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    ABSTRACT: Adverse childhood experiences (ACEs) represent substantial threats to public health and affect about 58% of youth in the US. In addition to their acute effects such as injury and physical trauma, ACEs are associated with an increased risk of several negative health outcomes throughout the life course. Emerging evidence suggests that sleep disorders may be one such outcome, but existing studies have not been systematically reviewed and summarized. We conducted a systematic review to summarize the evidence concerning the relationship between ACEs and sleep disorders and disturbances, with a focus on adult women. Original publications were identified through searches of the electronic databases MEDLINE, Embase, and Web of Science using the keywords "childhood," "adversity," "abuse," and "sleep" as well as searches of the reference lists of eligible studies. Studies evaluating ACEs that occurred before 18 years of age and sleep outcomes that were assessed at 18 years or older were adjudicated and included. A total of 30 publications were identified. Of the 30 studies, 28 were retrospective analyses and there was vast heterogeneity in the types of ACEs and sleep outcomes measured. The majority of retrospective studies (N = 25 of 28) documented statistically significant associations between sleep disorders including sleep apnea, narcolepsy, nightmare distress, sleep paralysis, and psychiatric sleep disorders with a history of childhood adversity. In many studies, the strengths of associations increased with the number and severity of adverse experiences. These associations were corroborated by the two prospective studies published to date. Notably, investigators have documented statistically significant associations between family conflict at 7-15 years of age and insomnia at 18 years of age (odds ratio, OR = 1.4; 95% confidence interval, CI = 1.2-1.7) and between childhood sexual abuse and sleep disturbances 10 years later in adult women (β = 0.24, p <0.05). There is a growing scientific body of knowledge suggesting an association between ACEs and multiple sleep disorders in adulthood. The available evidence indicates the need to develop treatment strategies such as trauma-informed care for survivors of abuse who suffer from sleep disorders and disturbances. Further, longitudinal studies among diverse populations are needed to improve the overall understanding of this association and to investigate potential gender and racial/ethnic disparities in the strength of the association. Copyright © 2014 Elsevier B.V. All rights reserved.
    Sleep Medicine 01/2015; 16(3). DOI:10.1016/j.sleep.2014.12.013 · 3.15 Impact Factor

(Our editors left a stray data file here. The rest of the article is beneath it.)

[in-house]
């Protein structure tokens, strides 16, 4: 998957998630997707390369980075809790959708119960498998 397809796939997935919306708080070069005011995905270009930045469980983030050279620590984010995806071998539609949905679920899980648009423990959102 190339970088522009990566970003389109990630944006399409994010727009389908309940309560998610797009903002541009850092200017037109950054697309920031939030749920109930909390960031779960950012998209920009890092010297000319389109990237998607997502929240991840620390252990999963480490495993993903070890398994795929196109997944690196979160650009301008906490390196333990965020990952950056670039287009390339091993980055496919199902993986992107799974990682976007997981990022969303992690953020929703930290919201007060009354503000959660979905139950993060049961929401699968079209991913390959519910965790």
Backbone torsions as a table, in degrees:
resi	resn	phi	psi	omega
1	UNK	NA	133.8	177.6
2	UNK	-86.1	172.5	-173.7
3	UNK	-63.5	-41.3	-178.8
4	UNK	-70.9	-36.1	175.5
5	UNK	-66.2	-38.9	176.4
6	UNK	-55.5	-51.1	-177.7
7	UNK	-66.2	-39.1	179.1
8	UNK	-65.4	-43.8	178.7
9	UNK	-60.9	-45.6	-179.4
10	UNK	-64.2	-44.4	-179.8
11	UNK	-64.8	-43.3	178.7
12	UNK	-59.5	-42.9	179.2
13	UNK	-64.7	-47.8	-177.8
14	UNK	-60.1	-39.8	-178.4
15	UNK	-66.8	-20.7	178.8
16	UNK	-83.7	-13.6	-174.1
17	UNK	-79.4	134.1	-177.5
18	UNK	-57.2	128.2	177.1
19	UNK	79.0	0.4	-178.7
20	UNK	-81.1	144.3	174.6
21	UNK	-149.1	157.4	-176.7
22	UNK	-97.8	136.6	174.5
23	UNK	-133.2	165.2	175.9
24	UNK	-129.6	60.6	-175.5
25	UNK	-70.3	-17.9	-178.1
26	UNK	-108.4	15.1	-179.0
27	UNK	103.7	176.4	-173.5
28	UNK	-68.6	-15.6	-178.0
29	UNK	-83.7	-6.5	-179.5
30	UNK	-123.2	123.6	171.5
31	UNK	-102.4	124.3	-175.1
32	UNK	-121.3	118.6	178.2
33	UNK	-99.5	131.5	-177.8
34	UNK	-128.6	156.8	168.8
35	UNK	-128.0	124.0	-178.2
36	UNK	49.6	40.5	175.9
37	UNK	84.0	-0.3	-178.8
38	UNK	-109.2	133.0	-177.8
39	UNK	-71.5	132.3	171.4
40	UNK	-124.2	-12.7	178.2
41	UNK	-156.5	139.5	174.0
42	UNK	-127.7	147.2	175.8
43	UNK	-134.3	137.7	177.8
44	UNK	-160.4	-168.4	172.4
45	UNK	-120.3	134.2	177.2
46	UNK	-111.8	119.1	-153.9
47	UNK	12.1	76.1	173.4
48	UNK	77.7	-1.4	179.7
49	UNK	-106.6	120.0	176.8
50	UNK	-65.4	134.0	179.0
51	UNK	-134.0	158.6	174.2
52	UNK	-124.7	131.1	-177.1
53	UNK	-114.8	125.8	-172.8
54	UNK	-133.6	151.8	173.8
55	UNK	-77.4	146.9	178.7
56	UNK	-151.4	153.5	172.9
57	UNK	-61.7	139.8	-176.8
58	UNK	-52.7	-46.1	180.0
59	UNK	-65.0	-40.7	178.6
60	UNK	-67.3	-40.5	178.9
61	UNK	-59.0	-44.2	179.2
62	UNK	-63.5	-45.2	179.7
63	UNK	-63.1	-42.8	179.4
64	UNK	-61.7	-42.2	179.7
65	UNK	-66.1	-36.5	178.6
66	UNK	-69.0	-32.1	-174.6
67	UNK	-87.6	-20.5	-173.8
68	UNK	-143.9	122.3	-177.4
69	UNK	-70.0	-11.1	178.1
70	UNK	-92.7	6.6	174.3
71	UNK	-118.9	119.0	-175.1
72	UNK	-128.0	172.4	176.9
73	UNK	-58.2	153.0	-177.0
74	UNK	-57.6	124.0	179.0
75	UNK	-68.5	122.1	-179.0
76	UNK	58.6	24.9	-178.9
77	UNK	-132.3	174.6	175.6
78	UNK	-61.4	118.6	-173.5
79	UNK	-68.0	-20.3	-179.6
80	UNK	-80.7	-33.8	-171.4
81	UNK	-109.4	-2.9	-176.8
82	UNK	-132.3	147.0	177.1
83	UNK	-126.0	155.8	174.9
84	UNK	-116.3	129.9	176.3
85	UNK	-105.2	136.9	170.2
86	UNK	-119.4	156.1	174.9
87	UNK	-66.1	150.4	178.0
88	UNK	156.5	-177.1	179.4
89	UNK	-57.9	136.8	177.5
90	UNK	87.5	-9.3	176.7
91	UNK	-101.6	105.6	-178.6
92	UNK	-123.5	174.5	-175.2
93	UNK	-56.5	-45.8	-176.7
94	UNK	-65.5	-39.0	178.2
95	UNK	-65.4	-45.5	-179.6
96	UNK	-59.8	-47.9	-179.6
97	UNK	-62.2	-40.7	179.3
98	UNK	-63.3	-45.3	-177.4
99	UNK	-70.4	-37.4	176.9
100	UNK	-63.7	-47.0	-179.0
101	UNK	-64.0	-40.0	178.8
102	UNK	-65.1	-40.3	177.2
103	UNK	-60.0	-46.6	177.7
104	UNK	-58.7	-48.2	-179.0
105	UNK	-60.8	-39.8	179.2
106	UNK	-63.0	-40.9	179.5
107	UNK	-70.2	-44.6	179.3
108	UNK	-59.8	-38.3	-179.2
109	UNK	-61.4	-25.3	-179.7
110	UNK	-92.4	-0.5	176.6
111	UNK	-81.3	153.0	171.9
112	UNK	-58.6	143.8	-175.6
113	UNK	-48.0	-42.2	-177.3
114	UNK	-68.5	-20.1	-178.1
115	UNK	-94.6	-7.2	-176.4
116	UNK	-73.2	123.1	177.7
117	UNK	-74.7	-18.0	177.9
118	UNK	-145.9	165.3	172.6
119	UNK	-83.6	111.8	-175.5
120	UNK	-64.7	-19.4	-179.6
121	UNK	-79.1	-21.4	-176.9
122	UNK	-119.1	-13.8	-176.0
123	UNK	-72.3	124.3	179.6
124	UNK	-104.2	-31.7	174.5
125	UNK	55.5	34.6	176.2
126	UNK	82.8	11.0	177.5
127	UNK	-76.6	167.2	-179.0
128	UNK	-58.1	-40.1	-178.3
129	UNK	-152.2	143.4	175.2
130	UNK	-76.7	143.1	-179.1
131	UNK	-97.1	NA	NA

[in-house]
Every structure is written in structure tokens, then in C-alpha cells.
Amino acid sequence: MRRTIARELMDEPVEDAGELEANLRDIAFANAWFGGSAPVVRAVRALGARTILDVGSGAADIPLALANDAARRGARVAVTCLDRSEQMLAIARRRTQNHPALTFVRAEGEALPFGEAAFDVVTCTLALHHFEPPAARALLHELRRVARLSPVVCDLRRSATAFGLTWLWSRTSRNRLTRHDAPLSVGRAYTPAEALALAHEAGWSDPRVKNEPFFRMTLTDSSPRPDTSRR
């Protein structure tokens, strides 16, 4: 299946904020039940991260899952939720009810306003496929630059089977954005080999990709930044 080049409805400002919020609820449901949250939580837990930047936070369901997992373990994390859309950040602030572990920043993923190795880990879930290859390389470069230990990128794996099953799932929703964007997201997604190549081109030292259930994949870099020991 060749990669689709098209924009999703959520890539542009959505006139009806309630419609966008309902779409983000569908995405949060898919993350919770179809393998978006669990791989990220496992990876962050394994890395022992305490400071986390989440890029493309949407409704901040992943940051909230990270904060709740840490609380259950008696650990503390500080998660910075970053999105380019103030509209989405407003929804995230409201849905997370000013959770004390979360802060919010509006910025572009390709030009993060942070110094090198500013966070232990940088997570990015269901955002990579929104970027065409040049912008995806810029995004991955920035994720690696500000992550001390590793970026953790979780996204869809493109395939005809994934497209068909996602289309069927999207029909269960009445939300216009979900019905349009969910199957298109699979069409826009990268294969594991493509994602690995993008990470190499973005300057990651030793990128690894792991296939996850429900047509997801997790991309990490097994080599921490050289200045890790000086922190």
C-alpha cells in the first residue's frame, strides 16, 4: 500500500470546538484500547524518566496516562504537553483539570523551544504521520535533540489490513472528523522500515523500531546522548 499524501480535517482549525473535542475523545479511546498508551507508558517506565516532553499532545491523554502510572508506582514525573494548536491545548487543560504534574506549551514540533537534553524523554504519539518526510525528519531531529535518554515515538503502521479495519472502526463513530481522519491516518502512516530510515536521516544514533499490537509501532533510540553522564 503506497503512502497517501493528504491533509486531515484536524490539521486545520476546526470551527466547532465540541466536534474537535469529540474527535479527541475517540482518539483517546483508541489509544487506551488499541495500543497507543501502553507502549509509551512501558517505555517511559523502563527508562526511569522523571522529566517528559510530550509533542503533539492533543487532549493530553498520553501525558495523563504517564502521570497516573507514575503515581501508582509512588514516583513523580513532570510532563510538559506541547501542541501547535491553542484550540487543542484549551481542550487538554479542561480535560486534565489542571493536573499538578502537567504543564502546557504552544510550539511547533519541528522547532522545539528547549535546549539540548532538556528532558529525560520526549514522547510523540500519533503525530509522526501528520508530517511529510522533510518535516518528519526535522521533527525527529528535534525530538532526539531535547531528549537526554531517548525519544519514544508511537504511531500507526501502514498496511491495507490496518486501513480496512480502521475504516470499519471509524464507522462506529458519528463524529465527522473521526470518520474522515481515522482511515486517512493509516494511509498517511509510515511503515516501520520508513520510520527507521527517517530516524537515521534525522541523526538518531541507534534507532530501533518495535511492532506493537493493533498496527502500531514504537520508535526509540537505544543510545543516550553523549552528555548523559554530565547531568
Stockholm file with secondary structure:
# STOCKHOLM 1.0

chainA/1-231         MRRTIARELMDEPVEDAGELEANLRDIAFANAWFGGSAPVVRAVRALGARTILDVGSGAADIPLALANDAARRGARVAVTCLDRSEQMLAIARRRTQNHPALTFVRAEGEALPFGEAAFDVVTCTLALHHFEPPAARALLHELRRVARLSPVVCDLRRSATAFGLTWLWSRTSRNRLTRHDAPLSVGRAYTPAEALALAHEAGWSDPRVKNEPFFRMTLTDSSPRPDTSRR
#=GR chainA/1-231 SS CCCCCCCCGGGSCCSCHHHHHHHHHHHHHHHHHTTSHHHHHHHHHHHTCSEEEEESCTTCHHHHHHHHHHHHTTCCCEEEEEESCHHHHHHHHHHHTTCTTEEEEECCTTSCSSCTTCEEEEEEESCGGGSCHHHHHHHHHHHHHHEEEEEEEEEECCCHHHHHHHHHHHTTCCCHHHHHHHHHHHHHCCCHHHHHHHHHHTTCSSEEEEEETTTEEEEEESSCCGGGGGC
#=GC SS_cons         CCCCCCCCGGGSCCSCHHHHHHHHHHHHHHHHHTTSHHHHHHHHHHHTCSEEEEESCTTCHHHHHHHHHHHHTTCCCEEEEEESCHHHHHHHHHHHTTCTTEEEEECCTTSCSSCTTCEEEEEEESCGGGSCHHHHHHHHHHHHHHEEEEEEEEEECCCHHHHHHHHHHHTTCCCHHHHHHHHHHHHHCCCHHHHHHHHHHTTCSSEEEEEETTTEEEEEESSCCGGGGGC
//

• "Several factors may influence African American women's comfort with acknowledging psychological problems and with seeking professional psychological help for those problems (i.e., psychological openess, Fischer & Turner, 1970; Mackenzie et al., 2004). First, 'strong Black women' are expected to self-silence and hide vulnerability (Beauboeuf-Lafontant, 2007; Black & Peacock, 2011; Woods-Giscombé, 2010; Woods-Giscombé & Lobel, 2008). As a result, African American women may avoid mental health services (i.e., be less psychologically open) in order to maintain a façade of strength (Thomas et al., 2004). "
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    ABSTRACT: The Strong Black Woman (SBW) race-gender schema prompts African American women to use self-reliance and self-silence as coping strategies in response to stressors. Utilizing the coping strategies associated with the SBW race-gender schema could trigger anxiety and depression symptoms that may intensify when coupled with negative attitudes toward professional psychological help. The present study investigated whether African American women's endorsement of the SBW race-gender schema predicted increased symptoms of anxiety and depression and whether attitudes toward professional psychological help-seeking intensified psychological distress. Data were collected from 95 participants ranging in age from 18 to 65. Hierarchical regression analysis demonstrated significant main effects for the SBW race-gender schema and greater anxiety and depression, respectively. Greater indifference to stigma, 1 dimension of help-seeking attitudes, predicted lower levels of anxiety. African American women's attitudes toward professional help-seeking did not moderate the associations between endorsement of the SBW race-gender schema and anxiety or depression, respectively. Finally, endorsement of the SBW race-gender schema was inversely and significantly associated with 2 facets of help-seeking attitudes: (a) psychological openness and (b) help-seeking propensity. Taken together, these findings provide empirical support for the role of cultural factors, like the SBW race-gender schema, in African American women's experience of psychological distress and potential underutilization of mental health services. Future research directions are discussed. (PsycINFO Database Record (c) 2015 APA, all rights reserved).
    Cultural Diversity and Ethnic Minority Psychology 01/2015; DOI:10.1037/cdp0000015 · 1.36 Impact Factor